I went to see an old friend the other day. He's 49 years old, dying, and there's nothing we can do about it.
A once youthful, athletic college football player and rock-hard baseball player, he is bedridden now; his body much like the thin, metal frames on each side of his mattress. Unable to speak barely above a whisper, he acknowledges me with a glance, then turns quickly away. I think there's anger in his eyes, perhaps denial, but regardless of his disposition, I am here, in his overly warm hospital room, making small talk with whomever is listening. He is dozing in and out of the present moment.
Close to an hour later, after waiting for him to have a miraculous bout of clarity and alertness, I tell him that I love him and I get up to leave. His eyes are closed. He hears me, maybe. But, maybe not.
I whisper to his wife and his mother that they can call me if they need anything. They smile politely and I can almost hear them say, "I need for my husband to be well. I need for my son to walk out of this place healthy and whole," because that's what I would say. Instead, they are cordial and polite and they will let me know if there is anything I can do.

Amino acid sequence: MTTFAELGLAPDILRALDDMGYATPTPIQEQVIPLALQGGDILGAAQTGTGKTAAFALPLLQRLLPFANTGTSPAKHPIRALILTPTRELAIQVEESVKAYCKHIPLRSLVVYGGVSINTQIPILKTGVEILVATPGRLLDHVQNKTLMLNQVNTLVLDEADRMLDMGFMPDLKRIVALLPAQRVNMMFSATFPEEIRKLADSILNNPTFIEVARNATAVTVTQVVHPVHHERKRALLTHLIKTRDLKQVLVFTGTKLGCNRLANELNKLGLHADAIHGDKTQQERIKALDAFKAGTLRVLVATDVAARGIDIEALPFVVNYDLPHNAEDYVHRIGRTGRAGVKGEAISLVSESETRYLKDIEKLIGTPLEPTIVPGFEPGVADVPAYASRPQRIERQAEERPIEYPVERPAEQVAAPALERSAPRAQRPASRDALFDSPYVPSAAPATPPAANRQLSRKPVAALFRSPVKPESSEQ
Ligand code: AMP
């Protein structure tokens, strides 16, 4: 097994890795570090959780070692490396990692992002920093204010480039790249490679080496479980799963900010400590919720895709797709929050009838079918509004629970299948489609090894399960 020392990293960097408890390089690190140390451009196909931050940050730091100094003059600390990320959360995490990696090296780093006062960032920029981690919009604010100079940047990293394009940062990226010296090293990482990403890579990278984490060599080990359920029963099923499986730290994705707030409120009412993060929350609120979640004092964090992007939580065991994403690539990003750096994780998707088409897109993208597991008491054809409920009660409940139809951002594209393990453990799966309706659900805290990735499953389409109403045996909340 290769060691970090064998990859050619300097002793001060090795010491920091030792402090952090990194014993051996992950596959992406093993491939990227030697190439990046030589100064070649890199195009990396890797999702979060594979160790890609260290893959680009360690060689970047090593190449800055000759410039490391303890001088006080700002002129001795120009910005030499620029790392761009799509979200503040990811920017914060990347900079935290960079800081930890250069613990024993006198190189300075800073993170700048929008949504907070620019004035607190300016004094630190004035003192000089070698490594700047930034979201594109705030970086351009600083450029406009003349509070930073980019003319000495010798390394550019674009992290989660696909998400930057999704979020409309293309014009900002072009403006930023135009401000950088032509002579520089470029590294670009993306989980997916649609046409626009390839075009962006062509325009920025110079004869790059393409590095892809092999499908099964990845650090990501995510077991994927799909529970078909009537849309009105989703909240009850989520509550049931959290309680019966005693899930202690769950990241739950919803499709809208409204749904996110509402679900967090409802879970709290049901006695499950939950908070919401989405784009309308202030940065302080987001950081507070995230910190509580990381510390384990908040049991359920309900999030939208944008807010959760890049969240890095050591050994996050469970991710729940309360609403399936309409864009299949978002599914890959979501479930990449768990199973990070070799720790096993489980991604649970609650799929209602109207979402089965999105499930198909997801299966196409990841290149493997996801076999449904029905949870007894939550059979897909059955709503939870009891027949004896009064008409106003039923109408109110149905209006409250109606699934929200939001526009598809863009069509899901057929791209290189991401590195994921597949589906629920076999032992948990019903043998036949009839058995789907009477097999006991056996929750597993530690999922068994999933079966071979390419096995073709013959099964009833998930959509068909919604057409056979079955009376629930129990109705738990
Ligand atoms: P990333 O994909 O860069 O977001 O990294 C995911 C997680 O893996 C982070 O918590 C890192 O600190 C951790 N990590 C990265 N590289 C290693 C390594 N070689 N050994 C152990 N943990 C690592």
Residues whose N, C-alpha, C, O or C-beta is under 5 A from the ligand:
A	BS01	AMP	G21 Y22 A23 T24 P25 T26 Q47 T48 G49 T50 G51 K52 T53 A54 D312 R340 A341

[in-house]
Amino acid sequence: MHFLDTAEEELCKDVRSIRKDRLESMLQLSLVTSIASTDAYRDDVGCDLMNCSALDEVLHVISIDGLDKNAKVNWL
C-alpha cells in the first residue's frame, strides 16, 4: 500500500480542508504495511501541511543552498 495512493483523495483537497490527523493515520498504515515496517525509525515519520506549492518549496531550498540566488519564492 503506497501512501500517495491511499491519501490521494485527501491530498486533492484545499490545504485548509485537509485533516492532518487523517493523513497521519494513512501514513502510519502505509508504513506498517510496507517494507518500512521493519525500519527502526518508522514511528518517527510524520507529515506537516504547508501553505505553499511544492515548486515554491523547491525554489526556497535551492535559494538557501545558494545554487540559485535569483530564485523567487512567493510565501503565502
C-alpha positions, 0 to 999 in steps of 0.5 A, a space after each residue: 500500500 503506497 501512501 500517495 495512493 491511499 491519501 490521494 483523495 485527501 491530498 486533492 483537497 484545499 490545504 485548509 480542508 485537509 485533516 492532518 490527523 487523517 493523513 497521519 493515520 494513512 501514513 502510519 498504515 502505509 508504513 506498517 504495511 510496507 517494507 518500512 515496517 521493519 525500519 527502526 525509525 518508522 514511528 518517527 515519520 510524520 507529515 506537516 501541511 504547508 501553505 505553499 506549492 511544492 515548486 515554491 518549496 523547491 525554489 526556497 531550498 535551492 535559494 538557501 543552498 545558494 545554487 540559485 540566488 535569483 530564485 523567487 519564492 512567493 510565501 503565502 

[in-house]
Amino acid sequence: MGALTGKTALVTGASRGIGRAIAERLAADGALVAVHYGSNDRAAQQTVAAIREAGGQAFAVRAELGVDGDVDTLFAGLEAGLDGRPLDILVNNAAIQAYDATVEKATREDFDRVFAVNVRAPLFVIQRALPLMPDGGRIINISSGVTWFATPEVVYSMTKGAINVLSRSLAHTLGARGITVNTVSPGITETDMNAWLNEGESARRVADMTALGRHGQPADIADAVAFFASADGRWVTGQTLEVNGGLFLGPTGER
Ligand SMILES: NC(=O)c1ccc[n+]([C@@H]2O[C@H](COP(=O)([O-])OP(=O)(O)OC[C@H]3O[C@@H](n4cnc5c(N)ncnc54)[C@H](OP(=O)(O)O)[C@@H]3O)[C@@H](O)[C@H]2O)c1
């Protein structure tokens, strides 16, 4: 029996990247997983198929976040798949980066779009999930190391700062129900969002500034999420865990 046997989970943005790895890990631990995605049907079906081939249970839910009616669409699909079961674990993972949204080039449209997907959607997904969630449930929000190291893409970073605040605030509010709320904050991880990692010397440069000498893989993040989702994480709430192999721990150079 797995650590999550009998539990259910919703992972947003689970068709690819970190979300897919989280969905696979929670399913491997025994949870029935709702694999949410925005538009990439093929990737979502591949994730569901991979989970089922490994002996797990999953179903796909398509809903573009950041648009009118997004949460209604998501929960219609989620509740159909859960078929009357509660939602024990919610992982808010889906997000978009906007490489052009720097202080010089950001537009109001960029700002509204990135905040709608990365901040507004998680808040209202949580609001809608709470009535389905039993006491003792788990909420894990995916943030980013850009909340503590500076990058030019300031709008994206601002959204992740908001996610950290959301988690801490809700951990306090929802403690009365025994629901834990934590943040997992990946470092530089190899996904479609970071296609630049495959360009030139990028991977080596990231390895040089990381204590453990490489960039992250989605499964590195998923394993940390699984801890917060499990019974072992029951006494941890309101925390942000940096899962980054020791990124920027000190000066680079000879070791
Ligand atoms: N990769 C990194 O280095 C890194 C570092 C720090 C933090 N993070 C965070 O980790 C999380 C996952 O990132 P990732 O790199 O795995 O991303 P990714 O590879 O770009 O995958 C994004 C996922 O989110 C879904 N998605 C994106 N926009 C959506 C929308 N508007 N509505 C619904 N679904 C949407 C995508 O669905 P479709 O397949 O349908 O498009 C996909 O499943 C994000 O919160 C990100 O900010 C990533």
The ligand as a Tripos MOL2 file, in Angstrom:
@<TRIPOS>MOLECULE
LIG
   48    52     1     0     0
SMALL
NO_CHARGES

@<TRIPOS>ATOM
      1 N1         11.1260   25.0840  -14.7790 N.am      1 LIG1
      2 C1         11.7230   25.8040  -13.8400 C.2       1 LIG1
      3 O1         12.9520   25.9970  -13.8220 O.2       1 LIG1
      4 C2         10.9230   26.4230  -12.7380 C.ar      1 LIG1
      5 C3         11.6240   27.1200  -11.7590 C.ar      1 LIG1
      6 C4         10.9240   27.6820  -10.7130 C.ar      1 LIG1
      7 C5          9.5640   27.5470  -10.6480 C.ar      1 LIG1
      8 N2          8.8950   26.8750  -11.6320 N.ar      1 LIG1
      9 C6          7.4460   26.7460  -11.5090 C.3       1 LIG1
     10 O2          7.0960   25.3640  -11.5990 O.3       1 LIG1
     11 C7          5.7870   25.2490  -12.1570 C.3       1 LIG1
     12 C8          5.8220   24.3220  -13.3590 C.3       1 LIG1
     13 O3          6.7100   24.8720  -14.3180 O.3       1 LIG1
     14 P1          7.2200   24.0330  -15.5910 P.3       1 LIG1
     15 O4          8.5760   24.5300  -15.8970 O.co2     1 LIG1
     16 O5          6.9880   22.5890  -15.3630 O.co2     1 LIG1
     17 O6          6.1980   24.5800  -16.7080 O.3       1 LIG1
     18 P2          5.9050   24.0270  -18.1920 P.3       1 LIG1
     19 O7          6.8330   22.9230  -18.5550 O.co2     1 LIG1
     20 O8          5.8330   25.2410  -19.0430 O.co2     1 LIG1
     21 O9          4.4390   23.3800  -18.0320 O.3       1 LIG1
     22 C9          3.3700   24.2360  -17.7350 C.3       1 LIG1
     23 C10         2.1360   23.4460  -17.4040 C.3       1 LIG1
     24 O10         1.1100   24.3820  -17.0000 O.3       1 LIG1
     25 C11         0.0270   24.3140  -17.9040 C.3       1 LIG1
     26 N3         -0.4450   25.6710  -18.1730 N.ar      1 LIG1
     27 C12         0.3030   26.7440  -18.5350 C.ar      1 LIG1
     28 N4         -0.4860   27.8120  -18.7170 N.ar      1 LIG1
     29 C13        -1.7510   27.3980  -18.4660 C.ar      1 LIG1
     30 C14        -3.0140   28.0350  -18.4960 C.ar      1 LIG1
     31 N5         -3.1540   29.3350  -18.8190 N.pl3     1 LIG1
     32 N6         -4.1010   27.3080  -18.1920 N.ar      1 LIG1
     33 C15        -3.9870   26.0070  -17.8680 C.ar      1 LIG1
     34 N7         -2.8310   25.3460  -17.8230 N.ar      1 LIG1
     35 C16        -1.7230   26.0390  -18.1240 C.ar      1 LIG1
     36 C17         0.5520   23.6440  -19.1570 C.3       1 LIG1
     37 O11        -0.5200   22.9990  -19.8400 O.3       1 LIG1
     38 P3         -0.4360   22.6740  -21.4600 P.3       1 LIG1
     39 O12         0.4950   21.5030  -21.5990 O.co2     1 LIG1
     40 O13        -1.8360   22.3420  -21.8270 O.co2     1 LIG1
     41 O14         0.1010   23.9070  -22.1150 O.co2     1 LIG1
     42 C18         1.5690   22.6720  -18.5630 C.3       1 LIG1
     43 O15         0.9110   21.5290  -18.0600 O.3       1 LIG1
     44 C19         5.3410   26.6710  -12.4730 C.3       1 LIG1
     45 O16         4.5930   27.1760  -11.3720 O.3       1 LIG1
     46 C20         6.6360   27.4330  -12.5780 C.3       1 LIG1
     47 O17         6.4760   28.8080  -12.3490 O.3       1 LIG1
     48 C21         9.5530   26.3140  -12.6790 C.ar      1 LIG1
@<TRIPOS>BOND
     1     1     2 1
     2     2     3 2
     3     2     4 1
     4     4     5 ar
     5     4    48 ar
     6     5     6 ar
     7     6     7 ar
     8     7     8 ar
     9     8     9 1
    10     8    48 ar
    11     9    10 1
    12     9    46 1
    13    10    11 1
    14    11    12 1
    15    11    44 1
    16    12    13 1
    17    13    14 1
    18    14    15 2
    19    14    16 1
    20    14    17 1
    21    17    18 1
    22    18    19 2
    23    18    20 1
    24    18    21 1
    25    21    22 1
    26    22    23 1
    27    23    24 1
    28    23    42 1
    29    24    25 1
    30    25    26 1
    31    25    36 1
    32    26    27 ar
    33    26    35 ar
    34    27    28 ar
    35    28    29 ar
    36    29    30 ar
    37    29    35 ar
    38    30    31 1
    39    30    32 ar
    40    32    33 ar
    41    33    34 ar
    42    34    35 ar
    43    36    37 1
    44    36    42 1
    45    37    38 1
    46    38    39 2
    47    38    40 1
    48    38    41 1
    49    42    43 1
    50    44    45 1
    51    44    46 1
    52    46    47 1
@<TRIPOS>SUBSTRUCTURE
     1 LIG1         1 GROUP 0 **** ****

In my car, I stare through the windshield at a concrete wall, waiting for a scream or a strangled cry. Something... Anything to help me cope. But, after a while, nothing happens, so, I put the car in reverse, back out, and I go home only to find myself weeping in my pillow in the silence of the night.
Update: I wrote this unpublished post when I got home from the hospital last Wednesday. My friend died early Saturday morning.